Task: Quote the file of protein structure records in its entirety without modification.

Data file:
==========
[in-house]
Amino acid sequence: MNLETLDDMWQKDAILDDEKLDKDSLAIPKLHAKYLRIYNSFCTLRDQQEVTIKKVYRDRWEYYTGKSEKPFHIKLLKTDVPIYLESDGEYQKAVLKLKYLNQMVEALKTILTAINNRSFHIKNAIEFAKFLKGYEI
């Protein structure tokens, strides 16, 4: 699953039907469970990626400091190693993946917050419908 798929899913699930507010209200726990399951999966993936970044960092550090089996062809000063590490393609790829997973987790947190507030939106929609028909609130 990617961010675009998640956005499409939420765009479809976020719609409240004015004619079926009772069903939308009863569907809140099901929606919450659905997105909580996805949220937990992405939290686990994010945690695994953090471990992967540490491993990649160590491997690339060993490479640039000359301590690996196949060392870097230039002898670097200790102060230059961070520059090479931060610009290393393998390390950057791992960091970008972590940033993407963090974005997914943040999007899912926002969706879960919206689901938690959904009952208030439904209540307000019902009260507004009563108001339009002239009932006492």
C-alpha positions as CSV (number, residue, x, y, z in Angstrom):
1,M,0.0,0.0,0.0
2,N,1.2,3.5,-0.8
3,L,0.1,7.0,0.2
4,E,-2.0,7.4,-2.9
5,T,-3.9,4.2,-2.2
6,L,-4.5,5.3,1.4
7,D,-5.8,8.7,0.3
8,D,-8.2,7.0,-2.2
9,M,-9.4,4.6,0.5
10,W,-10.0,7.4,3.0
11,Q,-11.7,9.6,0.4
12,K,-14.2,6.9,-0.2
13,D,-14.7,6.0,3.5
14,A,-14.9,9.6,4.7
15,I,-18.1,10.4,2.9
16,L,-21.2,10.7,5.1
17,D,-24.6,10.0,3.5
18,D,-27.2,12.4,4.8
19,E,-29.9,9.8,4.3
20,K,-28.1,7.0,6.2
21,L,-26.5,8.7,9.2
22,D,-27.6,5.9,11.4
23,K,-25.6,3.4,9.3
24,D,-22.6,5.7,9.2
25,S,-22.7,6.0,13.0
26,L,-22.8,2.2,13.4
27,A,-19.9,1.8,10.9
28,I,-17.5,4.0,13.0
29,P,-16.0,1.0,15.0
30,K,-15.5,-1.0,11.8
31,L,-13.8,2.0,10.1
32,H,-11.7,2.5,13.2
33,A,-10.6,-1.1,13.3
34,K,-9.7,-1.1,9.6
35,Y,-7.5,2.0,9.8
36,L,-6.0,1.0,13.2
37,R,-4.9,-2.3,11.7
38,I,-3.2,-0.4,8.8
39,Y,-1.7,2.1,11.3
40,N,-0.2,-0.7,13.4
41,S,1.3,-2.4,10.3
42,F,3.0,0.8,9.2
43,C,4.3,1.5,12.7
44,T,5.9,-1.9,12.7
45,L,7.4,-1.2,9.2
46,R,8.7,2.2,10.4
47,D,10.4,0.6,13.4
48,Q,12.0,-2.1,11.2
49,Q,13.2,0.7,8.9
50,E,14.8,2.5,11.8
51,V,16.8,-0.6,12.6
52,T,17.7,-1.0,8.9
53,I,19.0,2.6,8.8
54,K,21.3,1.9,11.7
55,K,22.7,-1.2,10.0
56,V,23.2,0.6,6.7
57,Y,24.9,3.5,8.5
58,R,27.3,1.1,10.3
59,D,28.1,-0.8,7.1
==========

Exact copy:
[in-house]
Amino acid sequence: MNLETLDDMWQKDAILDDEKLDKDSLAIPKLHAKYLRIYNSFCTLRDQQEVTIKKVYRDRWEYYTGKSEKPFHIKLLKTDVPIYLESDGEYQKAVLKLKYLNQMVEALKTILTAINNRSFHIKNAIEFAKFLKGYEI
């Protein structure tokens, strides 16, 4: 699953039907469970990626400091190693993946917050419908 798929899913699930507010209200726990399951999966993936970044960092550090089996062809000063590490393609790829997973987790947190507030939106929609028909609130 990617961010675009998640956005499409939420765009479809976020719609409240004015004619079926009772069903939308009863569907809140099901929606919450659905997105909580996805949220937990992405939290686990994010945690695994953090471990992967540490491993990649160590491997690339060993490479640039000359301590690996196949060392870097230039002898670097200790102060230059961070520059090479931060610009290393393998390390950057791992960091970008972590940033993407963090974005997914943040999007899912926002969706879960919206689901938690959904009952208030439904209540307000019902009260507004009563108001339009002239009932006492």
C-alpha positions as CSV (number, residue, x, y, z in Angstrom):
1,M,0.0,0.0,0.0
2,N,1.2,3.5,-0.8
3,L,0.1,7.0,0.2
4,E,-2.0,7.4,-2.9
5,T,-3.9,4.2,-2.2
6,L,-4.5,5.3,1.4
7,D,-5.8,8.7,0.3
8,D,-8.2,7.0,-2.2
9,M,-9.4,4.6,0.5
10,W,-10.0,7.4,3.0
11,Q,-11.7,9.6,0.4
12,K,-14.2,6.9,-0.2
13,D,-14.7,6.0,3.5
14,A,-14.9,9.6,4.7
15,I,-18.1,10.4,2.9
16,L,-21.2,10.7,5.1
17,D,-24.6,10.0,3.5
18,D,-27.2,12.4,4.8
19,E,-29.9,9.8,4.3
20,K,-28.1,7.0,6.2
21,L,-26.5,8.7,9.2
22,D,-27.6,5.9,11.4
23,K,-25.6,3.4,9.3
24,D,-22.6,5.7,9.2
25,S,-22.7,6.0,13.0
26,L,-22.8,2.2,13.4
27,A,-19.9,1.8,10.9
28,I,-17.5,4.0,13.0
29,P,-16.0,1.0,15.0
30,K,-15.5,-1.0,11.8
31,L,-13.8,2.0,10.1
32,H,-11.7,2.5,13.2
33,A,-10.6,-1.1,13.3
34,K,-9.7,-1.1,9.6
35,Y,-7.5,2.0,9.8
36,L,-6.0,1.0,13.2
37,R,-4.9,-2.3,11.7
38,I,-3.2,-0.4,8.8
39,Y,-1.7,2.1,11.3
40,N,-0.2,-0.7,13.4
41,S,1.3,-2.4,10.3
42,F,3.0,0.8,9.2
43,C,4.3,1.5,12.7
44,T,5.9,-1.9,12.7
45,L,7.4,-1.2,9.2
46,R,8.7,2.2,10.4
47,D,10.4,0.6,13.4
48,Q,12.0,-2.1,11.2
49,Q,13.2,0.7,8.9
50,E,14.8,2.5,11.8
51,V,16.8,-0.6,12.6
52,T,17.7,-1.0,8.9
53,I,19.0,2.6,8.8
54,K,21.3,1.9,11.7
55,K,22.7,-1.2,10.0
56,V,23.2,0.6,6.7
57,Y,24.9,3.5,8.5
58,R,27.3,1.1,10.3
59,D,28.1,-0.8,7.1